8 Dec 2013

London’s biggest university bans student protests

Students protesting in an area at the centre of London’s student district could be imprisoned or fined, after the University of London obtains a court order banning protests on campus for six months.

Demonstrators chant slogans during a student rally in central London on November 21, 2012 against sharp rises in university tuition fees, funding cuts and high youth unemployment.

The University of London – a body representing London universities including University College London, the School of Oriental and African Studies (SOAS), Birkbeck and the London School of Economics – has banned protests on its campus for the next six months.

Students who hold sit-in protests in an area in Holborn, central London, including the Senate House, the student union building, and the buildings of SOAS and Birkbeck, can be imprisoned.

The president of the University of London student union, Michael Chessum, told Channel 4 News it was a “draconian” reaction and “a sign that the university had lost the argument”.

The court order obtained on the 4 December by the University of London bans “occupational protest” in the area for the next six months. Anyone breaching the order can be charged with contempt of court.

Chris Cobb, Chief Operating Officer at the University of London said: “This is a regrettable but necessary step that we have taken in order to prevent the type of violent and intimidating behaviour that we have seen by protesters at Senate House recently.”

Protest ‘ended in violence’

The University of London obtained the court order just after a sit-in protest at the student union on the 4 and 5 December. It was ended by police in violent scenes which resulted in 41 arrests. So far one protester has been charged with common assault, and the remaining 40, including three members of the union leadership, have been released on bail pending further investigations.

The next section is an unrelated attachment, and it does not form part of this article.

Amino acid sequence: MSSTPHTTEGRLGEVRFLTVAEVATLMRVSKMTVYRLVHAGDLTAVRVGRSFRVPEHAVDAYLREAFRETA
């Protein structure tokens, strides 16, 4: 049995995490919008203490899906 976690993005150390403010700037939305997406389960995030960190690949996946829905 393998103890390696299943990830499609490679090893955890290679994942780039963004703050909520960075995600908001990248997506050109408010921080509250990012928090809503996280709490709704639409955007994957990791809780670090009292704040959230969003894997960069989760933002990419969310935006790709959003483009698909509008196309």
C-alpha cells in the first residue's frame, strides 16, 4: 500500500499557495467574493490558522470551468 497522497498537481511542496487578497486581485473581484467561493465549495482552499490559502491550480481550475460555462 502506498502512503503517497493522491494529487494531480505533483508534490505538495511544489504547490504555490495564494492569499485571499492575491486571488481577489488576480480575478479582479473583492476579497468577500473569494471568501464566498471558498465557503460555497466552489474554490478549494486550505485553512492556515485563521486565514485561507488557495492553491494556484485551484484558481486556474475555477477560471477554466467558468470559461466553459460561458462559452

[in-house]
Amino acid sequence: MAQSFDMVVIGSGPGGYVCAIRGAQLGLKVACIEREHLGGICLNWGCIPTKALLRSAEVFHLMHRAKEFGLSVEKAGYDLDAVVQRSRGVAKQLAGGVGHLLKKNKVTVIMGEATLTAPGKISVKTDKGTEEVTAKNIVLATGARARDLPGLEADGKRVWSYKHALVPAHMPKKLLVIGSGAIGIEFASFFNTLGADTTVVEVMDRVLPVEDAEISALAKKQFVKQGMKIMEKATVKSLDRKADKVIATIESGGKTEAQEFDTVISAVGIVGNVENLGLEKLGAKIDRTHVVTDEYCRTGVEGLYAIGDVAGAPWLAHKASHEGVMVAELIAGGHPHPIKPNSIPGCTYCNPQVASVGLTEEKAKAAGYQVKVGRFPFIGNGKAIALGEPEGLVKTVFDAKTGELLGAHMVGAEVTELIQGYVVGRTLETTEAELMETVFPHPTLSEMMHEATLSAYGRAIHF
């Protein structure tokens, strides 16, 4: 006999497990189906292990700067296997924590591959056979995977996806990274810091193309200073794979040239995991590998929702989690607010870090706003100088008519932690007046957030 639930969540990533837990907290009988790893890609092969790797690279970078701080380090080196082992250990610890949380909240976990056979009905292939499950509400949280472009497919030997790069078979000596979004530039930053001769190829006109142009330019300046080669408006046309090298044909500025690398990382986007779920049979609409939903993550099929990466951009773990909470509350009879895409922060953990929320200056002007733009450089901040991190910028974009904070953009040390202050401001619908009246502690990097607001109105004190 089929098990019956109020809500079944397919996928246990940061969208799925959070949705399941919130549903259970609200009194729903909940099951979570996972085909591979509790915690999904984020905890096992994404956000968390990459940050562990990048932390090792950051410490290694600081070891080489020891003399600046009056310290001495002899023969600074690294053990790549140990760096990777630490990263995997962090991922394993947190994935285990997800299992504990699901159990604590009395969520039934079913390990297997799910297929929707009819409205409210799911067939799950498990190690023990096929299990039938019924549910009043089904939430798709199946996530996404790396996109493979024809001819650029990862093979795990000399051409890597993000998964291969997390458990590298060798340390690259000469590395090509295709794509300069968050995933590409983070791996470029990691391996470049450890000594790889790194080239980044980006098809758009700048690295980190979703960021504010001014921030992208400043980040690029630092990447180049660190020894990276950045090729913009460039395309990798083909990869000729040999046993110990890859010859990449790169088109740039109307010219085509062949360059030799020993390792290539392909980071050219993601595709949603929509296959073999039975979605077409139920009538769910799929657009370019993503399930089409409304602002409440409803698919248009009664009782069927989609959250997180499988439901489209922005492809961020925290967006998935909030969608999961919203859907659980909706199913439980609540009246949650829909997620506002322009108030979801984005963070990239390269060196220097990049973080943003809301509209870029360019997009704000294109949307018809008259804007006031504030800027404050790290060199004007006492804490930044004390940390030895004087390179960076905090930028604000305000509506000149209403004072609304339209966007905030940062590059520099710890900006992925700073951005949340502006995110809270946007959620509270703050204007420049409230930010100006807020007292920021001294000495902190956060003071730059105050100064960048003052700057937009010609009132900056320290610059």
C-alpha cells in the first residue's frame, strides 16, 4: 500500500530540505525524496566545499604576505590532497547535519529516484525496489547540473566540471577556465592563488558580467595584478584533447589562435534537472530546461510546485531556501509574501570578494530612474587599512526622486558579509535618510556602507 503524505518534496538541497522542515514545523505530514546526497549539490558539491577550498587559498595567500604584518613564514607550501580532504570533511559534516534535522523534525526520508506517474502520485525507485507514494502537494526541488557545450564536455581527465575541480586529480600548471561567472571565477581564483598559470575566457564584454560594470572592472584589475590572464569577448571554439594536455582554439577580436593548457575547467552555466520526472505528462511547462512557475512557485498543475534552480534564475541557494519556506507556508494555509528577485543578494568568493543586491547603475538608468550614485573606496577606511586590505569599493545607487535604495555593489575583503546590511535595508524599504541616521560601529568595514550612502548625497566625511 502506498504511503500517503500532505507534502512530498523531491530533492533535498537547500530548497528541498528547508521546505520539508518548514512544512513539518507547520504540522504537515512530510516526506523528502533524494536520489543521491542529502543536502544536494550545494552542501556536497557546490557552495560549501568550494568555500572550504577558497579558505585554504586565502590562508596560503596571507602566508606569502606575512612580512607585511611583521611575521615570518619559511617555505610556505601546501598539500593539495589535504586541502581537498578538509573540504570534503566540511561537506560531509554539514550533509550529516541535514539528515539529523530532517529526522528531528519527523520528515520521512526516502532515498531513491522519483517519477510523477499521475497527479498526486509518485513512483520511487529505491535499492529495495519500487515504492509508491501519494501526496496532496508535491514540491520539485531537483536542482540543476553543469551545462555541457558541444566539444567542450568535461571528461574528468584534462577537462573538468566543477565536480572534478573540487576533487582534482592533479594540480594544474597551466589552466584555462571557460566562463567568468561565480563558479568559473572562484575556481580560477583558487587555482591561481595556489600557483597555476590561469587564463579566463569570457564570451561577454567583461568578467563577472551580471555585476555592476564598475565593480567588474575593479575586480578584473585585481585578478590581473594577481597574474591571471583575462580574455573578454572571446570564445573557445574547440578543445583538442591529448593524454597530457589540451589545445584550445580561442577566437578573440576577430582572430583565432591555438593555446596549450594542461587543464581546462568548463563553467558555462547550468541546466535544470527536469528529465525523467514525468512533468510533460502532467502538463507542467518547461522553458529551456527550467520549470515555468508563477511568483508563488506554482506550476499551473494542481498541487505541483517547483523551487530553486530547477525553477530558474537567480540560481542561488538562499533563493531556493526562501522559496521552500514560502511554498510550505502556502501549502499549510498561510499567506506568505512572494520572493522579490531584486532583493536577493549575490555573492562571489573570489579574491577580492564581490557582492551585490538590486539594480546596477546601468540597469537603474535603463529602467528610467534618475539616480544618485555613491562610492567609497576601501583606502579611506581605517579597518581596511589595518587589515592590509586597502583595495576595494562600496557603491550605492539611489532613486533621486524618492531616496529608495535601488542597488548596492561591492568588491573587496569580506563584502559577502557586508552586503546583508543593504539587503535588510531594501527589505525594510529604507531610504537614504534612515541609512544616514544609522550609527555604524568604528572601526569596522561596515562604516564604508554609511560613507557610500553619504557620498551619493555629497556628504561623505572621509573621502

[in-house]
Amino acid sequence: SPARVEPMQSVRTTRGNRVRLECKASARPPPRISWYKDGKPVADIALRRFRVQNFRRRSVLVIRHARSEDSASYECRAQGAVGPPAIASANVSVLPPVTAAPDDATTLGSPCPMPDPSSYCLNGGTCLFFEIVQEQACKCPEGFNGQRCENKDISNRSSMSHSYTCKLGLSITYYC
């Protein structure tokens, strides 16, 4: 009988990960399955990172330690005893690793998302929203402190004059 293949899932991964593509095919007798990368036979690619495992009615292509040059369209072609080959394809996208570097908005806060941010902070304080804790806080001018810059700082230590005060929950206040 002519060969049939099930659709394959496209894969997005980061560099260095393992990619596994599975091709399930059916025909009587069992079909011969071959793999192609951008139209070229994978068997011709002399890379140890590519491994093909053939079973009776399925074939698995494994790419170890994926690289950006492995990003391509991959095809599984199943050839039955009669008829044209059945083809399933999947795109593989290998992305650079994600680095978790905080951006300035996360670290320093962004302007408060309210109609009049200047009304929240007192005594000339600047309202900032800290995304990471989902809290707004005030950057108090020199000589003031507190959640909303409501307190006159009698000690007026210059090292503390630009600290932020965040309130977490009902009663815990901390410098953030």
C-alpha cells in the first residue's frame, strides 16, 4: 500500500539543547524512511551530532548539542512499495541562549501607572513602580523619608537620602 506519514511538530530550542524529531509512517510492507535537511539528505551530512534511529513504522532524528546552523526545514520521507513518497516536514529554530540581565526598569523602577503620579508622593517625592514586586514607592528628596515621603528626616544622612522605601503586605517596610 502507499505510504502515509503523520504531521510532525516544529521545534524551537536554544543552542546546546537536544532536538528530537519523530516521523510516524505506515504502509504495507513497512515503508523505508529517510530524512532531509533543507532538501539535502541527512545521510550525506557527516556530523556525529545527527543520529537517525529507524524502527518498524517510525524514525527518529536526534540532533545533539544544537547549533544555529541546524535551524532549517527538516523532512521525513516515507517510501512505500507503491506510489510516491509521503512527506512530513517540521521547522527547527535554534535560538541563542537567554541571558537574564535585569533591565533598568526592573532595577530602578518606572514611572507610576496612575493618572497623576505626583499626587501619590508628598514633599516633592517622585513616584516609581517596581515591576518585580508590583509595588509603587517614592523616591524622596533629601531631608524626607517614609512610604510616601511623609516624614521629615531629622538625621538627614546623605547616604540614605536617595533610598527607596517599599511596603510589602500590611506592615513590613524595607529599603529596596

The protest had a series of demands calling for the university to pay sick pay to cleaners and asking the university to take a stand on the “marketisation” of higher education. It was supported but not organised by the student union.

The Metropolitan Police said that three police officers suffered minor injuries in the events that unfurled on the 4 December. The Met described what happened that evening this way: “The officers became aware of a large group, of up to 300 people, gathered and making their way along Malet Street. Some had their faces covered, others carrying home made shields. Smoke bombs and other unknown objects were thrown at police.”

Mr Chessum said that police behaviour in dispersing the protest was “at a level of violence beyond anything I’d ever seen before.”

I’ve seen people having their teeth punched out. The police were not turning up with horses and batons they were just swinging punches Michael Chessum

Mr Chessum described the behaviour of some officers and security guards as “like a pub brawl”. He said: “I’ve seen people having their teeth punched out. The police were not turning up with horses and batons they were just swinging punches.”

An official statement from the student union reported violent scenes: “Initial reports indicate that protesters were assaulted by both police and security: thrown to the ground, kicked and punched, and dragged to the ground by their hair. When supporters gathered outside to show support for the occupation, they were beaten back and assaulted.”

Mr Chessum said that the union were also looking into the role that university security staff and administrators played in ending the protest. The union were compiling evidence with a view to making complaints he said.

The police said they have received no complaints regarding the behaviour of officers from anyone involved in this week’s protests and so are not investigating anything. But they have added that they will review what happened.

“As with all large public order incidents, a range of material will now be subject to review in order to establish the full facts,” a statement said.